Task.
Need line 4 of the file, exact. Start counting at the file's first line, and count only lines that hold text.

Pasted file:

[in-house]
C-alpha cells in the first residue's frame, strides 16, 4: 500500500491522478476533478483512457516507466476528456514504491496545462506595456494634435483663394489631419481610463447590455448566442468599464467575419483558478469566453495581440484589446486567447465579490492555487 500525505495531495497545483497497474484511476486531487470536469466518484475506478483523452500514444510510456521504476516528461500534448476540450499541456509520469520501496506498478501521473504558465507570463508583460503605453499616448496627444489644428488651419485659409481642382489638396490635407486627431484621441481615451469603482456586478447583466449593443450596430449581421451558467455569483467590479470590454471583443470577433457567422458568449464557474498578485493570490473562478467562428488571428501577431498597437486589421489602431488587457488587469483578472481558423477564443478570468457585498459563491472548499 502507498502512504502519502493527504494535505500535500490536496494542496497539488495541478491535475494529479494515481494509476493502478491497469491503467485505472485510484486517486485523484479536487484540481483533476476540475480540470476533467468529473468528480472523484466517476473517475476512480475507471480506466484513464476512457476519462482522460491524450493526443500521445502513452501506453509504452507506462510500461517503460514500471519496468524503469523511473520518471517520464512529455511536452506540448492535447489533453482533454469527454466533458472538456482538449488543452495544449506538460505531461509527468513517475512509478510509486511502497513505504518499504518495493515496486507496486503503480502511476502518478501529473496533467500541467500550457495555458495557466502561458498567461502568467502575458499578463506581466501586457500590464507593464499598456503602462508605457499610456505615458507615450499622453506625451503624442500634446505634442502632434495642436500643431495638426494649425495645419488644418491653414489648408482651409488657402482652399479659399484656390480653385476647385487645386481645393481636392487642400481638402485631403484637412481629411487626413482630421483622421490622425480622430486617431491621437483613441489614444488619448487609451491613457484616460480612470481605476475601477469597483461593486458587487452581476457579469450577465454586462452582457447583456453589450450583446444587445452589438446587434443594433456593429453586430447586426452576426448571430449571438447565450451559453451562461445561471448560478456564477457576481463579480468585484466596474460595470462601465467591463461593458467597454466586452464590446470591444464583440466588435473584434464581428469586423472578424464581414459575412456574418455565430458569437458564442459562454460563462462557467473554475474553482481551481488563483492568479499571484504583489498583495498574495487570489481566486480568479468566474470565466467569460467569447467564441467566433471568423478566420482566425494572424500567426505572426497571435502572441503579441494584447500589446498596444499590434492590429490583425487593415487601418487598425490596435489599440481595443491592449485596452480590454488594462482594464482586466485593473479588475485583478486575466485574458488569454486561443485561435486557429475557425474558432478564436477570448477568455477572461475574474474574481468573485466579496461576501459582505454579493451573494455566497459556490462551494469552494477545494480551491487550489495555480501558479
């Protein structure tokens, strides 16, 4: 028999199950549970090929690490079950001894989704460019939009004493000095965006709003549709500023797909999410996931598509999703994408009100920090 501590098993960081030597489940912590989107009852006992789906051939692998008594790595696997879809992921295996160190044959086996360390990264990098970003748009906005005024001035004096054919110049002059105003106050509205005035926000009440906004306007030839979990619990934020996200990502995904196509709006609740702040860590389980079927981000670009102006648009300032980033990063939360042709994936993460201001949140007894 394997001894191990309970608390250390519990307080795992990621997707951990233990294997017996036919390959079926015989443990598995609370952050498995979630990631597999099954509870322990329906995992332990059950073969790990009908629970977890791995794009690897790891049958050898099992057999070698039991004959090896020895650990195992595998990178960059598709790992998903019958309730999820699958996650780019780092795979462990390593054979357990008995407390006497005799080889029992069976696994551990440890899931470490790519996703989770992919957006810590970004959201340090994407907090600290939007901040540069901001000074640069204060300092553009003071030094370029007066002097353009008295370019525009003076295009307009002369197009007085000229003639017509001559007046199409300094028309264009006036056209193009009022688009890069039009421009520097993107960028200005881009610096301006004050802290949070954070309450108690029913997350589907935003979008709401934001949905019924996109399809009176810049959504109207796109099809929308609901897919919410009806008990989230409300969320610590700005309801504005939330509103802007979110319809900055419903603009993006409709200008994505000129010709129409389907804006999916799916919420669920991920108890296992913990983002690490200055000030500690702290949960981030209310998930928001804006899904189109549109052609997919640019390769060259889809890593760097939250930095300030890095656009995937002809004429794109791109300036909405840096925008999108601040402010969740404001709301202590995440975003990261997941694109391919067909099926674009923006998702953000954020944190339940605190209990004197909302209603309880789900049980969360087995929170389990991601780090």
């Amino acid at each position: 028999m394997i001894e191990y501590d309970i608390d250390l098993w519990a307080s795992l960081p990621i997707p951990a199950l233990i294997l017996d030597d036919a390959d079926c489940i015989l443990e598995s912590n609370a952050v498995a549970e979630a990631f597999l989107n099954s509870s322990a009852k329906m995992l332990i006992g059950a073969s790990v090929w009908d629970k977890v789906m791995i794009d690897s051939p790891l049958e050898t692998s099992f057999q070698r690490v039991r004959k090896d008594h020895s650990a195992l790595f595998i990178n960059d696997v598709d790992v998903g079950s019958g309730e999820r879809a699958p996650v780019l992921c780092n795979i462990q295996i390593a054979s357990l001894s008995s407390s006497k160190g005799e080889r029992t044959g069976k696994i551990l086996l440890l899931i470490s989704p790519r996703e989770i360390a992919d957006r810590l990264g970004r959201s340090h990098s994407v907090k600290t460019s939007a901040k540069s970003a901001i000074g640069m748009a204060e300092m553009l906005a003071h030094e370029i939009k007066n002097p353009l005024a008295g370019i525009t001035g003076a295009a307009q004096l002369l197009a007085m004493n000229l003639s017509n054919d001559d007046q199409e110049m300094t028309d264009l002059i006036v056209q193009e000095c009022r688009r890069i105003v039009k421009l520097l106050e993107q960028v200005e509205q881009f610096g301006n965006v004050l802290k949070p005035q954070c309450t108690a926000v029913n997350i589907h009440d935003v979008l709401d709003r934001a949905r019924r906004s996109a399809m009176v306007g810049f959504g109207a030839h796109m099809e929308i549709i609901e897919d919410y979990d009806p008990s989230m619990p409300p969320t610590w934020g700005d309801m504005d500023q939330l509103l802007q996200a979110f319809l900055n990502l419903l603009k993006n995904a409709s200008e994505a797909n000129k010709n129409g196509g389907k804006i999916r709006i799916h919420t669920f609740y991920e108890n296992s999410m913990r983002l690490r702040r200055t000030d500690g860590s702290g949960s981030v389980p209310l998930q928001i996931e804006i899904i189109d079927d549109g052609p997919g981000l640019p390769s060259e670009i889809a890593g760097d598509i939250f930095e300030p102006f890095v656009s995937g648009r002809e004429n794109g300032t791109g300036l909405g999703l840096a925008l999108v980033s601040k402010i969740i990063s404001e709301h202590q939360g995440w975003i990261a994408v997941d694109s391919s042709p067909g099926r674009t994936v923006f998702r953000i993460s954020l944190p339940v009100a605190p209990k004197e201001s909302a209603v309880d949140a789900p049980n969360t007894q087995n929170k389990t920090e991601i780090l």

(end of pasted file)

């Amino acid at each position: 028999m394997i001894e191990y501590d309970i608390d250390l098993w519990a307080s795992l960081p990621i997707p951990a199950l233990i294997l017996d030597d036919a390959d079926c489940i015989l443990e598995s912590n609370a952050v498995a549970e979630a990631f597999l989107n099954s509870s322990a009852k329906m995992l332990i006992g059950a073969s790990v090929w009908d629970k977890v789906m791995i794009d690897s051939p790891l049958e050898t692998s099992f057999q070698r690490v039991r004959k090896d008594h020895s650990a195992l790595f595998i990178n960059d696997v598709d790992v998903g079950s019958g309730e999820r879809a699958p996650v780019l992921c780092n795979i462990q295996i390593a054979s357990l001894s008995s407390s006497k160190g005799e080889r029992t044959g069976k696994i551990l086996l440890l899931i470490s989704p790519r996703e989770i360390a992919d957006r810590l990264g970004r959201s340090h990098s994407v907090k600290t460019s939007a901040k540069s970003a901001i000074g640069m748009a204060e300092m553009l906005a003071h030094e370029i939009k007066n002097p353009l005024a008295g370019i525009t001035g003076a295009a307009q004096l002369l197009a007085m004493n000229l003639s017509n054919d001559d007046q199409e110049m300094t028309d264009l002059i006036v056209q193009e000095c009022r688009r890069i105003v039009k421009l520097l106050e993107q960028v200005e509205q881009f610096g301006n965006v004050l802290k949070p005035q954070c309450t108690a926000v029913n997350i589907h009440d935003v979008l709401d709003r934001a949905r019924r906004s996109a399809m009176v306007g810049f959504g109207a030839h796109m099809e929308i549709i609901e897919d919410y979990d009806p008990s989230m619990p409300p969320t610590w934020g700005d309801m504005d500023q939330l509103l802007q996200a979110f319809l900055n990502l419903l603009k993006n995904a409709s200008e994505a797909n000129k010709n129409g196509g389907k804006i999916r709006i799916h919420t669920f609740y991920e108890n296992s999410m913990r983002l690490r702040r200055t000030d500690g860590s702290g949960s981030v389980p209310l998930q928001i996931e804006i899904i189109d079927d549109g052609p997919g981000l640019p390769s060259e670009i889809a890593g760097d598509i939250f930095e300030p102006f890095v656009s995937g648009r002809e004429n794109g300032t791109g300036l909405g999703l840096a925008l999108v980033s601040k402010i969740i990063s404001e709301h202590q939360g995440w975003i990261a994408v997941d694109s391919s042709p067909g099926r674009t994936v923006f998702r953000i993460s954020l944190p339940v009100a605190p209990k004197e201001s909302a209603v309880d949140a789900p049980n969360t007894q087995n929170k389990t920090e991601i780090l």